DETAILS EMERGE: FORMER AG RICHARDS PROPOSING HIGH-RISK ALLOCATION
The Permanent Fund Board of Directors is about to endure an unprecedented attempt by a governor of Alaska to influence the direction of its investments.
The meeting is Friday, Sept. 2 at the Atwood Building in Anchorage, and is available by teleconference.
Sources inside the Administration tell Must Read Alaska that our earlier report is spot on, but there’s more: Governor Bill Walker will request a $1 billion plus Permanent Fund investment into a high-risk, highly concentrated allocation that is centered on an specific industry and a specific geography.
The Permanent Fund has an allocation like this already, but with nowhere near the concentration that is being proposed.
The industry and the geography would be oil and gas companies in Alaska, particularly in Cook Inlet, which are suffering because Gov. Walker vetoed the tax credits that their company business models depended on and that they were owed.
The Permanent Fund buying oil tax credits as an investment to prevent companies operating in alaska from going bankrupt would be an unprecedented risk of Alaskans’ savings account. So far, the governor has been silent on this move, not releasing a press release or a statement about his intentions.
Although Walker was advised even by members of his administration not to veto the payments owed to explorers, he cut $774 million over the past two years. Some companies are now in bankruptcy proceedings, and the downstream effect on other businesses is being felt throughout the Alaska oil patch economy.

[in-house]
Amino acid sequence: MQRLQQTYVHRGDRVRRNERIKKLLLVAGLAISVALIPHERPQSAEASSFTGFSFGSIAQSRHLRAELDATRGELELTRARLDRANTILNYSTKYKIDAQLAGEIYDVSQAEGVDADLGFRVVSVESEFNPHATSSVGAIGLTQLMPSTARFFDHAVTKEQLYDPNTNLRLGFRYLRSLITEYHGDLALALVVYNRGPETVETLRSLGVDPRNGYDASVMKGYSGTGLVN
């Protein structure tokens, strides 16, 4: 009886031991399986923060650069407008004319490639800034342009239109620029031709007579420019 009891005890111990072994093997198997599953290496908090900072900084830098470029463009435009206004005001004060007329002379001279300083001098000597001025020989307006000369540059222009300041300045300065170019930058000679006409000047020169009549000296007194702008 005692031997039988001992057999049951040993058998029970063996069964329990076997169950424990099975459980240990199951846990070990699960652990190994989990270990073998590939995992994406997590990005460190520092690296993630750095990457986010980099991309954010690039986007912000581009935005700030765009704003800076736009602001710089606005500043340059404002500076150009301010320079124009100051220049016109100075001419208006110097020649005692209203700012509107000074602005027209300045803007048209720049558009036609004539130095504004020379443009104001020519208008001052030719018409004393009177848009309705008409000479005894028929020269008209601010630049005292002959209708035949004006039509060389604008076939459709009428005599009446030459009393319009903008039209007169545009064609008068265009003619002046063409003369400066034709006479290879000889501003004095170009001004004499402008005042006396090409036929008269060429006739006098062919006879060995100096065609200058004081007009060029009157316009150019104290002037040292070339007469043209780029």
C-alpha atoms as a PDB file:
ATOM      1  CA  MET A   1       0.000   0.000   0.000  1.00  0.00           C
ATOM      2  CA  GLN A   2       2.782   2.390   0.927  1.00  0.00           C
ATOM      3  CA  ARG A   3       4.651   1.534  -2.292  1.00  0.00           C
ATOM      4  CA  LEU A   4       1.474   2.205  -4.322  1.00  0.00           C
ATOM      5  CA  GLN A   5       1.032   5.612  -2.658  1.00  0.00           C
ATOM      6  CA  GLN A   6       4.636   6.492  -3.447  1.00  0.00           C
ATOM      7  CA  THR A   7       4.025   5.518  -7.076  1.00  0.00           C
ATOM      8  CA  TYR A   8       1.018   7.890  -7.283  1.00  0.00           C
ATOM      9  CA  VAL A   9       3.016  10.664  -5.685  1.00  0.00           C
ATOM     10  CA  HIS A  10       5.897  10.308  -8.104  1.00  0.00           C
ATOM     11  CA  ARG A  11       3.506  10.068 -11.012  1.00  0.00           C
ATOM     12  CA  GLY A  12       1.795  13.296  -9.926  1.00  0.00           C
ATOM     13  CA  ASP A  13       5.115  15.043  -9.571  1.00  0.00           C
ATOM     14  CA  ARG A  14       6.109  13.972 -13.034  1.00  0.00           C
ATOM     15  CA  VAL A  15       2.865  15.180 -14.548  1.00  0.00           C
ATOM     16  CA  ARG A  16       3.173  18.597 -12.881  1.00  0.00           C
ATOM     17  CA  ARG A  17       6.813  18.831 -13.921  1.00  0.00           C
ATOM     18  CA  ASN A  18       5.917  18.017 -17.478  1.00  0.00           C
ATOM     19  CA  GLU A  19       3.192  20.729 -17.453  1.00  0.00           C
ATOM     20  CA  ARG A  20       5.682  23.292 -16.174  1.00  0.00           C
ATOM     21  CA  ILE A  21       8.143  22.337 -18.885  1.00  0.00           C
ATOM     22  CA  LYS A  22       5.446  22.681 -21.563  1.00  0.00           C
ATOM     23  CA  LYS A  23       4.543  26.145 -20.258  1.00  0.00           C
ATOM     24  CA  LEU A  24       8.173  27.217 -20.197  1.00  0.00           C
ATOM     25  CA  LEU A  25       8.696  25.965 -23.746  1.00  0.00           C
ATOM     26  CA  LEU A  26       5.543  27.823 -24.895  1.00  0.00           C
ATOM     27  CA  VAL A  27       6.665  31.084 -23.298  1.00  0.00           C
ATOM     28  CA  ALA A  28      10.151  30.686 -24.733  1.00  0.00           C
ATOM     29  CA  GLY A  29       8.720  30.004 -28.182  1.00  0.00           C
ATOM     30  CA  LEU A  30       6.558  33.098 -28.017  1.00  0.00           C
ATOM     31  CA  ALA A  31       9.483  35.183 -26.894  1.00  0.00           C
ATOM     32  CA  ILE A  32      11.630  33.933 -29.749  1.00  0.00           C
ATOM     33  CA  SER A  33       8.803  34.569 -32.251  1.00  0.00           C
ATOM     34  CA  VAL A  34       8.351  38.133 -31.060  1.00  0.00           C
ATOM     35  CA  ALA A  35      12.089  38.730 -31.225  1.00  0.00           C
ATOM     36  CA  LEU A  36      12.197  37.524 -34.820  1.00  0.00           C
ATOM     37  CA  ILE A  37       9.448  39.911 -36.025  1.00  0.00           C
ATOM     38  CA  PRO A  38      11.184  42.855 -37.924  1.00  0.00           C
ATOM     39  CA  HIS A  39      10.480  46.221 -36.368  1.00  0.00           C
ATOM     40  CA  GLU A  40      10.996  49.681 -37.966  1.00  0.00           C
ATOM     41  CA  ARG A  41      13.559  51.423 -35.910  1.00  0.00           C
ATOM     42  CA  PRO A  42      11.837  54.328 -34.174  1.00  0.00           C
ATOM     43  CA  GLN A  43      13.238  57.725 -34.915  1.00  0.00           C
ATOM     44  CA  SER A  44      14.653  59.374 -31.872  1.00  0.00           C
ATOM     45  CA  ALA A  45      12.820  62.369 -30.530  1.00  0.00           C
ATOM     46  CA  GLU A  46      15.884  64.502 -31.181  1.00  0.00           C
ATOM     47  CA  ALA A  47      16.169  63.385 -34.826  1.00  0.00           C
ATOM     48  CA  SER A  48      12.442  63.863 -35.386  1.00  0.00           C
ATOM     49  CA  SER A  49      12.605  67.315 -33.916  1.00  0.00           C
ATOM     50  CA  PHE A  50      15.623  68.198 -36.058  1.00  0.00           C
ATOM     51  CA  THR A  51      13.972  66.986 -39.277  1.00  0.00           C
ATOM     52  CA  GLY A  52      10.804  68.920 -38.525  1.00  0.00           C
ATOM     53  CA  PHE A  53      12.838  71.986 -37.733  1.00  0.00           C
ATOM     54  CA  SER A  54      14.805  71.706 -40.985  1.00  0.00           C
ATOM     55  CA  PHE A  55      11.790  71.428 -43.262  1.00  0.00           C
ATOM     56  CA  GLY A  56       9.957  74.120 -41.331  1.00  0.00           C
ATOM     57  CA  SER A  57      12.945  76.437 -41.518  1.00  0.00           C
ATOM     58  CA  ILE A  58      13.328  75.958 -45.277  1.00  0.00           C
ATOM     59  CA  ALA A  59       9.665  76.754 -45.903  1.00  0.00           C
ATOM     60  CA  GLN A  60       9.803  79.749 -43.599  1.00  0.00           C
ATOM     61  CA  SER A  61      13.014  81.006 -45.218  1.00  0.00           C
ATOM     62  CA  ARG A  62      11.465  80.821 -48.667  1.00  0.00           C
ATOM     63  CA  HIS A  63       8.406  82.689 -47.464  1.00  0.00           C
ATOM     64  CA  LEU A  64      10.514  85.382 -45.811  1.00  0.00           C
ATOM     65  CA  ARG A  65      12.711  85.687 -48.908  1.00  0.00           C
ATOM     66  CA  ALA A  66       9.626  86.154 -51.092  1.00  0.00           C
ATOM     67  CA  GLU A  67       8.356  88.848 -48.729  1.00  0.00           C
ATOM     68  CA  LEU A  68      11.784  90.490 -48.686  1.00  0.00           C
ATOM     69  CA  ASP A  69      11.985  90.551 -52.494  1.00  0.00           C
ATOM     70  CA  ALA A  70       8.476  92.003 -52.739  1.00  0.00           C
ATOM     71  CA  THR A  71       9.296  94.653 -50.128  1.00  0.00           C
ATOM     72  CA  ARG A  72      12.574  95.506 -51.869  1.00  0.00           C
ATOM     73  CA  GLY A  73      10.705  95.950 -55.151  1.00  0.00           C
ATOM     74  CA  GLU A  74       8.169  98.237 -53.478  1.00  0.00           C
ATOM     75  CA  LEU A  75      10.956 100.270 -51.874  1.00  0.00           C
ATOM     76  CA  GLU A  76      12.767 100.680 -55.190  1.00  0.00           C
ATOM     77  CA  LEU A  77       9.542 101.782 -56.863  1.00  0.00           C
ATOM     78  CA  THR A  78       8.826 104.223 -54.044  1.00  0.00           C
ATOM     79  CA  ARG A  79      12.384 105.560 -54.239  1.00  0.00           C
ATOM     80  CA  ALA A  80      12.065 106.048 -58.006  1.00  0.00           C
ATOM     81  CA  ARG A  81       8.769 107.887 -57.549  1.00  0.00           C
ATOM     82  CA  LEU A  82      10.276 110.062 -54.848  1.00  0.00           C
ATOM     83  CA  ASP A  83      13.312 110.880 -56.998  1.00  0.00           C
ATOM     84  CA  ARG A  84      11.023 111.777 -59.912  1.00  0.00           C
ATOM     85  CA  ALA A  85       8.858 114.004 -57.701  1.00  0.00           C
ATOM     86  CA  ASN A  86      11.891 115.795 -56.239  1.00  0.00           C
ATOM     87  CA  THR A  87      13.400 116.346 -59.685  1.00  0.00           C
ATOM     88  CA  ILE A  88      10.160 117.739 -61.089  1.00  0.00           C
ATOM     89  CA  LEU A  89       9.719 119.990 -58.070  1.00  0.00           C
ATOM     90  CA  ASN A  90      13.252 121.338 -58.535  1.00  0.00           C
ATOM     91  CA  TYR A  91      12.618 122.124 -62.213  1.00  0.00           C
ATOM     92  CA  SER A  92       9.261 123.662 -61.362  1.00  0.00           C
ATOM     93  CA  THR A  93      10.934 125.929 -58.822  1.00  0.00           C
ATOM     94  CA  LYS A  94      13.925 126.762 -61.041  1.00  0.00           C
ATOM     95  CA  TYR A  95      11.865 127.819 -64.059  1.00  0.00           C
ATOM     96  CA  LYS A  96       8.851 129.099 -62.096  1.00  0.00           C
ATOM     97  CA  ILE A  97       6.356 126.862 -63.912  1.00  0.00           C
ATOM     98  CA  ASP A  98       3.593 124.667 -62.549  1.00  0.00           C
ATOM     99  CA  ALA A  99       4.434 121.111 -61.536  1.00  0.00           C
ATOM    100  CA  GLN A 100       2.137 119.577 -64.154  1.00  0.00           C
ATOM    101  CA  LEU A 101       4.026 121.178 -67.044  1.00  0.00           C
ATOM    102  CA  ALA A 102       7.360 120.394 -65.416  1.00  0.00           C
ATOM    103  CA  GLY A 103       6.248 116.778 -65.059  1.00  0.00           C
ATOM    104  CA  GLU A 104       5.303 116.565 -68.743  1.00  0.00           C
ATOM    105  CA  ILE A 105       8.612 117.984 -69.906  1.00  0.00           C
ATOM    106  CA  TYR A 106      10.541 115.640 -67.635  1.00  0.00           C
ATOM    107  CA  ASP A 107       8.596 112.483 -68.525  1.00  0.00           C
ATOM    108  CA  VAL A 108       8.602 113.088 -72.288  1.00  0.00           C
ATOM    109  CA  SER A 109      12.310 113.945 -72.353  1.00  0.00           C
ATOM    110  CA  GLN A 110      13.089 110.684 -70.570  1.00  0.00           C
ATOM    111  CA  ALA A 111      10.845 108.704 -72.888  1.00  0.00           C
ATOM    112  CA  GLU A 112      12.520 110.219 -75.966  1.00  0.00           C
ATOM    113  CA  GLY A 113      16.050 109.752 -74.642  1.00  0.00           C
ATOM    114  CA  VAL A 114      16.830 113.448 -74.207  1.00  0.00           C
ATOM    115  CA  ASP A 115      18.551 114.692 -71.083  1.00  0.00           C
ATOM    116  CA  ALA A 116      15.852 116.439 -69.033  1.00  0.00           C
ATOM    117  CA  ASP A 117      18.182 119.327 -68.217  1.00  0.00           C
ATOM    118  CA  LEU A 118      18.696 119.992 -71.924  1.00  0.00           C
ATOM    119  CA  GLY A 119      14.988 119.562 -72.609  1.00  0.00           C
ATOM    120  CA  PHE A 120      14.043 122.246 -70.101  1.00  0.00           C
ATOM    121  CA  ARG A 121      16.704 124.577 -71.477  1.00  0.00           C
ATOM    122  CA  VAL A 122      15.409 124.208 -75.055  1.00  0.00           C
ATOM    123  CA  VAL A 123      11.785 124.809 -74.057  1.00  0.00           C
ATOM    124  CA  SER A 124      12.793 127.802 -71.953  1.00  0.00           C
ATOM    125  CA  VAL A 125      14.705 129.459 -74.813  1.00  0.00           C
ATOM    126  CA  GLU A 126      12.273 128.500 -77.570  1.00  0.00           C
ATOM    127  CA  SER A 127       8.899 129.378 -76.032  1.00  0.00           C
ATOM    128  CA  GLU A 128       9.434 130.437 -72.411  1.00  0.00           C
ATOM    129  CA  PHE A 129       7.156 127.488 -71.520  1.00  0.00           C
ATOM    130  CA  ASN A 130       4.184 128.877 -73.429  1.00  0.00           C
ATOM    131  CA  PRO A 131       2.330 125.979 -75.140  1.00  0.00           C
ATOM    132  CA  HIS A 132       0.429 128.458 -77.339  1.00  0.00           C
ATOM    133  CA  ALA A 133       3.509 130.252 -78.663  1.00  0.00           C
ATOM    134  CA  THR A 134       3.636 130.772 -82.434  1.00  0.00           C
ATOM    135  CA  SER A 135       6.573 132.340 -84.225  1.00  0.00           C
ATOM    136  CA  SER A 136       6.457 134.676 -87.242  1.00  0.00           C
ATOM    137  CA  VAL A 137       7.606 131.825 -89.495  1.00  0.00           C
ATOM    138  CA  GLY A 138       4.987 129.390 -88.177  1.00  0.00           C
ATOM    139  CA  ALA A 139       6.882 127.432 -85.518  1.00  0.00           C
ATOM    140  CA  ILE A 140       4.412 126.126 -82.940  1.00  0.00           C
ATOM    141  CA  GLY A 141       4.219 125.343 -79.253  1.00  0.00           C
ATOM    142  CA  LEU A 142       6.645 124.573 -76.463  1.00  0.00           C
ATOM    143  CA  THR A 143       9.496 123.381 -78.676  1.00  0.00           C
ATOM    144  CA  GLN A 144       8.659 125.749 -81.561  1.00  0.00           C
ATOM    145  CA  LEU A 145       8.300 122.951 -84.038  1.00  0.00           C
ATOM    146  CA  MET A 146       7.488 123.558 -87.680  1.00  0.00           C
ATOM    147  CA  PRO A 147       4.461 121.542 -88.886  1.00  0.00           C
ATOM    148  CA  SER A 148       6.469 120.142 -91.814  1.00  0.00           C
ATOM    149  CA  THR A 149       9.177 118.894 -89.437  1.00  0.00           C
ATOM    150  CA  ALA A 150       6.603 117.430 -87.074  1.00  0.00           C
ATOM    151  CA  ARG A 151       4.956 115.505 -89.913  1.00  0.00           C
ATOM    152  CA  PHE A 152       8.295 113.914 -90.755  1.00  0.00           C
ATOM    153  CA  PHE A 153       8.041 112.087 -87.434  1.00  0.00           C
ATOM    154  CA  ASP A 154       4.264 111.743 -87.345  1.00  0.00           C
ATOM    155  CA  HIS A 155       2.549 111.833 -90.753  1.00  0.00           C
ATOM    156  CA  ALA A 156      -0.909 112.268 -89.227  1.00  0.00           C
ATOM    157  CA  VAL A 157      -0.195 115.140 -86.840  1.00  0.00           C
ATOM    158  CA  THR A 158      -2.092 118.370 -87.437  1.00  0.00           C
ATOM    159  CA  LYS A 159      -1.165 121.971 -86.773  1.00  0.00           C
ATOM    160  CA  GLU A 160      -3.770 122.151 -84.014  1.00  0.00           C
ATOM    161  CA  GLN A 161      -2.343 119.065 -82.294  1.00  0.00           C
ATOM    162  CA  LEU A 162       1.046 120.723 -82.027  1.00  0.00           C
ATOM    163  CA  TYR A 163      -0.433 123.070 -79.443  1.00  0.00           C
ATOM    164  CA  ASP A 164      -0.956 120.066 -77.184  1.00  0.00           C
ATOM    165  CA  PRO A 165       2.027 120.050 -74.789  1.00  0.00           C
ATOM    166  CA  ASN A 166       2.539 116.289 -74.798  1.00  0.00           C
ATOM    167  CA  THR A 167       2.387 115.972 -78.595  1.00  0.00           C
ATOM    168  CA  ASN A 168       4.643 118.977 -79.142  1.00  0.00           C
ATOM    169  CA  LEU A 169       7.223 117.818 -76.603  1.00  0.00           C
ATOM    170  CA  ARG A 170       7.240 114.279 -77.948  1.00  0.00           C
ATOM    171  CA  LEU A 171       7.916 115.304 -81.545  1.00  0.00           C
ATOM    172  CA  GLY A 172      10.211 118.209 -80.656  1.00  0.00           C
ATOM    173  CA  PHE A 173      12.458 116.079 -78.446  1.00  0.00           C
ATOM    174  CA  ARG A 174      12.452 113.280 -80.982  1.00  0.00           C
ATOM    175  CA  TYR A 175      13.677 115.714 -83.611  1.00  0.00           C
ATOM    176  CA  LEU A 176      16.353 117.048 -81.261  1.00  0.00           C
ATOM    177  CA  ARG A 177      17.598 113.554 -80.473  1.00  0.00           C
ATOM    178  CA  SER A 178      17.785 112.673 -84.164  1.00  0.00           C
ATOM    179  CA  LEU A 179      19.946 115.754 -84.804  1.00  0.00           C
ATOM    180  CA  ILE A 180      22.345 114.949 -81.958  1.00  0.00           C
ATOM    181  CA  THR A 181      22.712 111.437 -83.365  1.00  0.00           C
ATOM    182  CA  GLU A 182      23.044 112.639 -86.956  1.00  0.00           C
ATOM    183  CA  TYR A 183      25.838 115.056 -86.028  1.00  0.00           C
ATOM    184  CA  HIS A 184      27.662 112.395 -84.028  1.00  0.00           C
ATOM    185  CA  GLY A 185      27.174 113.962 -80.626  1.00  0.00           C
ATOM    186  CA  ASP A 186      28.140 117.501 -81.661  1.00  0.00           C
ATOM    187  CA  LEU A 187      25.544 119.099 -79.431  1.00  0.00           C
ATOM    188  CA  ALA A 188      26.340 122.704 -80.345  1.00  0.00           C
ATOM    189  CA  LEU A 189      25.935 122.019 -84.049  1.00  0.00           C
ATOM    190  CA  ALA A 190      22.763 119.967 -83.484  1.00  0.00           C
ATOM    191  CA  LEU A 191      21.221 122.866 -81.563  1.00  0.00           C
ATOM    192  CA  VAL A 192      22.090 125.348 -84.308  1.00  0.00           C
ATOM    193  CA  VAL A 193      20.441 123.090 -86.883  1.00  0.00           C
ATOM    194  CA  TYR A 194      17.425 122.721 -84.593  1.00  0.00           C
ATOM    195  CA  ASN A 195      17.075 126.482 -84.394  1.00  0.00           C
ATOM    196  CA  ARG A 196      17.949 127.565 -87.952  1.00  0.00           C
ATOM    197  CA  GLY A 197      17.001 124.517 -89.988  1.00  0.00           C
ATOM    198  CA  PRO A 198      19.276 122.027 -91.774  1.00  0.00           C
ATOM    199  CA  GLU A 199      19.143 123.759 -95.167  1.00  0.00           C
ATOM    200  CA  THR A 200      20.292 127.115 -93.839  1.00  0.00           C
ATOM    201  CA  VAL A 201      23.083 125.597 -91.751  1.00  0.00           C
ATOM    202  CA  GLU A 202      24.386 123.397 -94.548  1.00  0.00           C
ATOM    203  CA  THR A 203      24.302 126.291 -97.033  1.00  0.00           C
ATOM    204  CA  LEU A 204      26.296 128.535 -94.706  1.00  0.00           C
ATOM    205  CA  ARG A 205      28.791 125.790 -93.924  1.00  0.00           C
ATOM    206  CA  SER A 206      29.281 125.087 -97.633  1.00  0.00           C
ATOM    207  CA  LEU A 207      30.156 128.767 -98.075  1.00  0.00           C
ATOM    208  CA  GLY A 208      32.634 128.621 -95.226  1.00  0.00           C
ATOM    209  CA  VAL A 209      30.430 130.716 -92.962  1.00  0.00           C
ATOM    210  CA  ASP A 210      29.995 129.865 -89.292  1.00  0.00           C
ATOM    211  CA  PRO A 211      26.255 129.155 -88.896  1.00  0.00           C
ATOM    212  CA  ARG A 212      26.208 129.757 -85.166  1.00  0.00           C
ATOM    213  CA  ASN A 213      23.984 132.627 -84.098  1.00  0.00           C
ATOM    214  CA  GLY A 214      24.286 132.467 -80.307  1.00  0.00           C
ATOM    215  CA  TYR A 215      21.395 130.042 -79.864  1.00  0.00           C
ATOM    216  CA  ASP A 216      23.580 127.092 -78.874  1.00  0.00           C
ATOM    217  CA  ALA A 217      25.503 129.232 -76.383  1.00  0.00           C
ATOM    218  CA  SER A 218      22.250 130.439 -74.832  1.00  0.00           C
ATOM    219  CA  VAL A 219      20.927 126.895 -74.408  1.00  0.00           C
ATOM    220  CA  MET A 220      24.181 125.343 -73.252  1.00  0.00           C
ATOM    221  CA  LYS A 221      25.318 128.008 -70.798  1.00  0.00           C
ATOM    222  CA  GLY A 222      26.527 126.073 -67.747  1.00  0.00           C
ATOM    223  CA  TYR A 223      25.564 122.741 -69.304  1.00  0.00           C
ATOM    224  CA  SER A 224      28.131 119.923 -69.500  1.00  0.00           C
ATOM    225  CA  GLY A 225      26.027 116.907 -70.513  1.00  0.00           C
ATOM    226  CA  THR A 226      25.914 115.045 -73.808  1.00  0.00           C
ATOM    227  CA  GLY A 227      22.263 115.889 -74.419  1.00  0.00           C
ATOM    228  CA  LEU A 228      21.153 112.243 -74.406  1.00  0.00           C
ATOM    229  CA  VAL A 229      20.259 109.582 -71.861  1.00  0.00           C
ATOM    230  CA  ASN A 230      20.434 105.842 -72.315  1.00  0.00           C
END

The Walker Administration had already made a similar run at the Alaska Retirement Management Board with such a proposal, which was soundly rejected, according to Administration sources.
Two of the commissioners on the retirement board are also on the Permanent Fund Board. They are Commissioner of Administration Sheldon Fischer and Commissioner of Revenue Randall Hoffbeck; it’s likely this proposal is familiar to them already.
Former Attorney General Craig Richards served on the Permanent Fund board until he suddenly — and quite mysteriously — quit as AG in June and had to leave the board. He then received a $50,000 (renewable) contract with the governor, which was retroactive and which avoids the procurement process. He’ll now appear before the board to argue the governor’s proposal.
The Carlyle Group is one of several “private equity and special opportunity” fund managers used by the Permanent Fund Corporation, and it manages 5 percent of the $54 billion fund. The Carlyle Group has designed custom program of private asset investment strategies, that focuses on natural resource investment.
Richards has been in talks with the Carlyle Group as he prepares to make the case to the Permanent Fund directors on how the structure of the proposed fund would work.
A small economic development working group inside the Walker Administration may also have a role. In June, the governor announced two new additions to his staff who are tasked with working on economic development issues.
The two recent hires are the state’s former chief economist, John Tichotsky, who is one of the architects for restructuring the Permanent Fund, and Ed King, who was a commercial analyst for the Alaska Department of Natural Resources.
The group within the Governor’s Office is said to be attempting to create a venture capital market in Alaska, possibly encouraging it by using state assets.